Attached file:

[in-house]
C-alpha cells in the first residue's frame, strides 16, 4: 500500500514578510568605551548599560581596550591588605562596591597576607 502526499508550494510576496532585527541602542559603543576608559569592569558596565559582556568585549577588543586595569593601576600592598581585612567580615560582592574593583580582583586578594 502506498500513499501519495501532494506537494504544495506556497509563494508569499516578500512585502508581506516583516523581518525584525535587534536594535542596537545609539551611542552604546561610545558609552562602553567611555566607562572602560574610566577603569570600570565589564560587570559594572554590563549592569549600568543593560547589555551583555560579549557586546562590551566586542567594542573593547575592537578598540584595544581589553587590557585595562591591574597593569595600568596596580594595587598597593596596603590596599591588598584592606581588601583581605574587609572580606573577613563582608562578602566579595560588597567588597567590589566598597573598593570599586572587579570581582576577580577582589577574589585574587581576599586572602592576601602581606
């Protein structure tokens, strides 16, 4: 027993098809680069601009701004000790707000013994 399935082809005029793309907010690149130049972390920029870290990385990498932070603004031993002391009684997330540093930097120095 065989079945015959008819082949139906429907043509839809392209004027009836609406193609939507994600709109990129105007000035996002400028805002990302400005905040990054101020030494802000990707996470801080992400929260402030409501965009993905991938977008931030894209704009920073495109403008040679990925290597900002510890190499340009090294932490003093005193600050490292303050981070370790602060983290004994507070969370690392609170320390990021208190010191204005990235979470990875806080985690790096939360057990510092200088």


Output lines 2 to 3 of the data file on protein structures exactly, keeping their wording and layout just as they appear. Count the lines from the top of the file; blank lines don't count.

C-alpha cells in the first residue's frame, strides 16, 4: 500500500514578510568605551548599560581596550591588605562596591597576607 502526499508550494510576496532585527541602542559603543576608559569592569558596565559582556568585549577588543586595569593601576600592598581585612567580615560582592574593583580582583586578594 502506498500513499501519495501532494506537494504544495506556497509563494508569499516578500512585502508581506516583516523581518525584525535587534536594535542596537545609539551611542552604546561610545558609552562602553567611555566607562572602560574610566577603569570600570565589564560587570559594572554590563549592569549600568543593560547589555551583555560579549557586546562590551566586542567594542573593547575592537578598540584595544581589553587590557585595562591591574597593569595600568596596580594595587598597593596596603590596599591588598584592606581588601583581605574587609572580606573577613563582608562578602566579595560588597567588597567590589566598597573598593570599586572587579570581582576577580577582589577574589585574587581576599586572602592576601602581606
């Protein structure tokens, strides 16, 4: 027993098809680069601009701004000790707000013994 399935082809005029793309907010690149130049972390920029870290990385990498932070603004031993002391009684997330540093930097120095 065989079945015959008819082949139906429907043509839809392209004027009836609406193609939507994600709109990129105007000035996002400028805002990302400005905040990054101020030494802000990707996470801080992400929260402030409501965009993905991938977008931030894209704009920073495109403008040679990925290597900002510890190499340009090294932490003093005193600050490292303050981070370790602060983290004994507070969370690392609170320390990021208190010191204005990235979470990875806080985690790096939360057990510092200088």